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China's Growth Edges up but 2016 Weakest Year since 1990

China's Growth Edges up but 2016 Weakest Year since 1990

Friday, 20 January 2017 03:06 AM

BEIJING (AP) — China's economic growth sank to its lowest level in three decades in 2016 as Beijing braces for a trade battle with U.S. President-elect Donald Trump.

Growth in the quarter ending in December ticked up to 6.8 percent over a year earlier, supported by government spending and a real estate boom, up from the previous quarter's 6.7 percent, government data showed Friday. Still, for the full year, growth came in at a lackluster 6.7 percent, down from 2015's 6.9 percent and the weakest since 1990's 3.9 percent.

Economists said that temporary strength was unlikely to last and the economy should cool further.

"We expect clearer signs of a renewed slowdown to emerge during the next couple of quarters," said Julian Evans-Pritchard of Capital Economics in a report.

China's economy has cooled steadily as communist leaders try to nurture domestic consumption and reduce reliance on trade and investment but trade still supports millions of jobs. Government spending and a surge in real estate sales last year helped offset a 7.7 percent plunge in exports, but analysts expect the economy to cool further.

Exports could face more pressure, raising the threat of politically dangerous job losses, if Trump goes ahead with promises to raise tariffs on Chinese goods after he takes office Friday.

In an implicit rebuke to Trump, Chinese President Xi Jinping emphatically defended free trade in a speech Tuesday at the World Economic Forum in Switzerland. He said a "trade war" would harm all countries involved.

Still, a member of the Cabinet's economic planning agency on Friday expressed confidence.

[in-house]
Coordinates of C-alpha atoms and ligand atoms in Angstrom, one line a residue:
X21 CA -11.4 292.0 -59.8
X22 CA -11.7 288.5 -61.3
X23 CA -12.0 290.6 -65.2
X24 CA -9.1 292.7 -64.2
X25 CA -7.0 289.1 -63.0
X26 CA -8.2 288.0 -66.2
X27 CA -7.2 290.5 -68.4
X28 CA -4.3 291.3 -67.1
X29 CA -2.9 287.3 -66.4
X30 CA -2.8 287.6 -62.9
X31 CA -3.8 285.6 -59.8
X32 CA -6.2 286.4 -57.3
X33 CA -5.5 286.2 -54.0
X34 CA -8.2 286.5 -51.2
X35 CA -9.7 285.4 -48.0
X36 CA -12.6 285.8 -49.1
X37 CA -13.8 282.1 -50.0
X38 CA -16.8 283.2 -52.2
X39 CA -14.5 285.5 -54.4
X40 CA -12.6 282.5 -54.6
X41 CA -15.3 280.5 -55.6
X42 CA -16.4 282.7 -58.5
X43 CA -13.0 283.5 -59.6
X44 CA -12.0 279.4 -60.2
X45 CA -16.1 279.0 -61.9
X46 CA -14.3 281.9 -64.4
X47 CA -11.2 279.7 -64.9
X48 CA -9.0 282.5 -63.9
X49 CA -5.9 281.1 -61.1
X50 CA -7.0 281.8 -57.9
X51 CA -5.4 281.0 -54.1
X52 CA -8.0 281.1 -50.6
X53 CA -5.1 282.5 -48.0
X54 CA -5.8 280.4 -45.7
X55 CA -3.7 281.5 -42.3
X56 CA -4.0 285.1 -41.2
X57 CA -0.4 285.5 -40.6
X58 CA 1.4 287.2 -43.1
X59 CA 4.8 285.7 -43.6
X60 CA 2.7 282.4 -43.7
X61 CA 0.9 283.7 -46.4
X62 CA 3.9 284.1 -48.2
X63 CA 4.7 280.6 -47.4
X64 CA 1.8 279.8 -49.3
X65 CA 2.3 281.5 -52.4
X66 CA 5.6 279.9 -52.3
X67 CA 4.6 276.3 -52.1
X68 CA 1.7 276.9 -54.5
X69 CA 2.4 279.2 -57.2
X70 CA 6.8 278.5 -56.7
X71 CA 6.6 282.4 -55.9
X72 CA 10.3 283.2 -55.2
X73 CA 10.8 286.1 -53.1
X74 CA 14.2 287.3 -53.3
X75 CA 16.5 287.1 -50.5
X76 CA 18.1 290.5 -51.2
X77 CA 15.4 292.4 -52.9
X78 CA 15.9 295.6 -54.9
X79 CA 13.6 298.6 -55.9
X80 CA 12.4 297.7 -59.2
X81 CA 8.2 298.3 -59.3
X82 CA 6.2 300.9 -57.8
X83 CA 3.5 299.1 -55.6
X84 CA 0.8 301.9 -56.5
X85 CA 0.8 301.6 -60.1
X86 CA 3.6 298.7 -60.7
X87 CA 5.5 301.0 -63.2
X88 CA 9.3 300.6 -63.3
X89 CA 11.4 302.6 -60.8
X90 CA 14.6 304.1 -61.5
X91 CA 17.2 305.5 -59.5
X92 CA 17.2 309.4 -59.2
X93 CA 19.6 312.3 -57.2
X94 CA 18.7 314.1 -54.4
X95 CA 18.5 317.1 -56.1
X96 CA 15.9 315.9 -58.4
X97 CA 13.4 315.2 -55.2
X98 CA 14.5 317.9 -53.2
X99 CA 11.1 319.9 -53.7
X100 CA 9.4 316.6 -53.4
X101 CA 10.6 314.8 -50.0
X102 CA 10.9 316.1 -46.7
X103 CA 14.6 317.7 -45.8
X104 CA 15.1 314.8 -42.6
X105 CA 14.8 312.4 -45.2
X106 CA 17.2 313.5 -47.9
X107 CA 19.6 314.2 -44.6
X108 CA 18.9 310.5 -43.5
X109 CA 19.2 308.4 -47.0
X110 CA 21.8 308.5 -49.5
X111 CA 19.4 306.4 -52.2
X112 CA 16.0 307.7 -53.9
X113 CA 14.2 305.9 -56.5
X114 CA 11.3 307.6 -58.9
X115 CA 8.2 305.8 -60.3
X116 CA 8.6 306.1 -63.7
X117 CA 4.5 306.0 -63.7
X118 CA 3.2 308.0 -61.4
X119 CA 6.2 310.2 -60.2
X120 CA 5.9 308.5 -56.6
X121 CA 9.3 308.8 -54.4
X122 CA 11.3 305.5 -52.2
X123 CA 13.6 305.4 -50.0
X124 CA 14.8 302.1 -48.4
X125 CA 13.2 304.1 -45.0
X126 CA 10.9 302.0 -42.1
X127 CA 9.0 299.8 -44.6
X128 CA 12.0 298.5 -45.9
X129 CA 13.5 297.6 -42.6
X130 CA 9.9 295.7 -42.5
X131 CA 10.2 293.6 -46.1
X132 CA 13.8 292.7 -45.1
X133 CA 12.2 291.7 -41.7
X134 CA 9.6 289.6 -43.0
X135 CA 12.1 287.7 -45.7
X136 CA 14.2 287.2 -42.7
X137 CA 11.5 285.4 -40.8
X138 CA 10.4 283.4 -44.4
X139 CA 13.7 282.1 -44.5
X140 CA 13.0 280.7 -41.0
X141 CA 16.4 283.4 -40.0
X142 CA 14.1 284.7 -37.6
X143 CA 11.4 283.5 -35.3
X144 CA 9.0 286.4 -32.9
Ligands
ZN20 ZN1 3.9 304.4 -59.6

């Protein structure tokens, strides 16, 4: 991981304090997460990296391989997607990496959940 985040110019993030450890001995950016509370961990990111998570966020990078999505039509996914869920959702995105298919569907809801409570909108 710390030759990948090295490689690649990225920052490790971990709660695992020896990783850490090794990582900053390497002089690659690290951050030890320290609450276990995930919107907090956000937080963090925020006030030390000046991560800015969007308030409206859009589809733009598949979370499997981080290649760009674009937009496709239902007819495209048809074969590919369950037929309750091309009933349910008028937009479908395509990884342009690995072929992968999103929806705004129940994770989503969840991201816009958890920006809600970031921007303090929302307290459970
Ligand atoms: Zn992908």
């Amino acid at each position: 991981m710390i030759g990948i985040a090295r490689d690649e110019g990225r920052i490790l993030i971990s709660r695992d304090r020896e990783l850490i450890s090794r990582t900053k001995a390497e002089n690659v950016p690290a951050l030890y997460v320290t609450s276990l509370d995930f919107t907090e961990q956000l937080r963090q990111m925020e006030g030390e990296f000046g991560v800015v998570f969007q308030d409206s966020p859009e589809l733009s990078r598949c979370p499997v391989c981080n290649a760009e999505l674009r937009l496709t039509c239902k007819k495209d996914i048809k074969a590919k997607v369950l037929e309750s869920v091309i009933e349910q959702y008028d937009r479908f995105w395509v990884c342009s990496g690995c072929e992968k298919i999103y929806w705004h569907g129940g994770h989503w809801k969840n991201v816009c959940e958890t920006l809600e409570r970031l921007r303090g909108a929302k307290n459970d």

"I am hopeful that after his election, President Trump will consider the issue from the angle of mutual benefit and win-win and will develop the long-term, cooperative 'big country' relations that have been formed between China and the United States," Ning Jizhe told reporters.

Asked about the potential impact of action by Trump, Ning said China should maintain "medium to high-speed growth."

Beijing has relied on repeated infusions of credit to prevent activity from slumping too fast, prompting warnings the run-up in debt could spark a financial crisis or drag on growth.

Chinese leaders have cautioned the economic outlook is "L-shaped," meaning once the downturn ends, growth is unlikely to rebound.

Looking at quarter-on-quarter growth, the way other major economies report data, the economy cooled steadily over the course of the year despite the headline figure showing steady expansion. Growth fell to 1.7 percent in the last quarter, down from 1.8 percent in July-September and 1.9 percent in the previous quarter.

Chinese leaders say they will make the economy more competitive and productive by opening more sectors to private companies but last year's performance still relied heavily on spending by the government and state-owned industry.

Investment by government companies in factories and other fixed assets rose 18.7 percent last year over 2015, according to the National Bureau of Statistics. Investment by private companies was far weaker, growing 3.2 percent.

Real estate sales are booming, which has pushed up economic growth figures. But regulators are taking steps to cool surging housing prices and bank lending, which forecasters expect to depress this year's performance.

Retail sales growth decelerated to 9.6 percent from 2015's 10.6 percent. E-commerce, one of the brightest spots in the struggling economy, soared 26.2 percent over 2015, but that was down from the previous year's 33.3 percent expansion.

This week, the International Monetary Fund raised its China growth forecast for this year by 0.3 percentage points to 6.5 percent, citing a boost from government stimulus. But it warned rising debt increases the risk of a sharper slowdown.

The ruling Communist Party is headed this year into a twice-a-decade change of senior officials. Private sector analysts expect the party to postpone any significant policy changes until that is completed.

"We assume that in 2017, policymakers will be focused on ensuring economic growth remains relatively elevated," said Tom Rafferty of the Economist Intelligence Unit in a report. "Determined steps to address excessive debt levels in the economy are unlikely. It will probably not be until 2018, when politics are more favorably aligned, that we begin to see a more radical approach in this area."

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China's economic growth sank to its lowest level in three decades in 2016 as Beijing braces for a trade battle with U.S. President-elect Donald Trump.Growth in the quarter ending in December ticked up to 6.8 percent over a year earlier, supported by government spending and...
AS,China,Economy
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2017-06-20
Friday, 20 January 2017 03:06 AM
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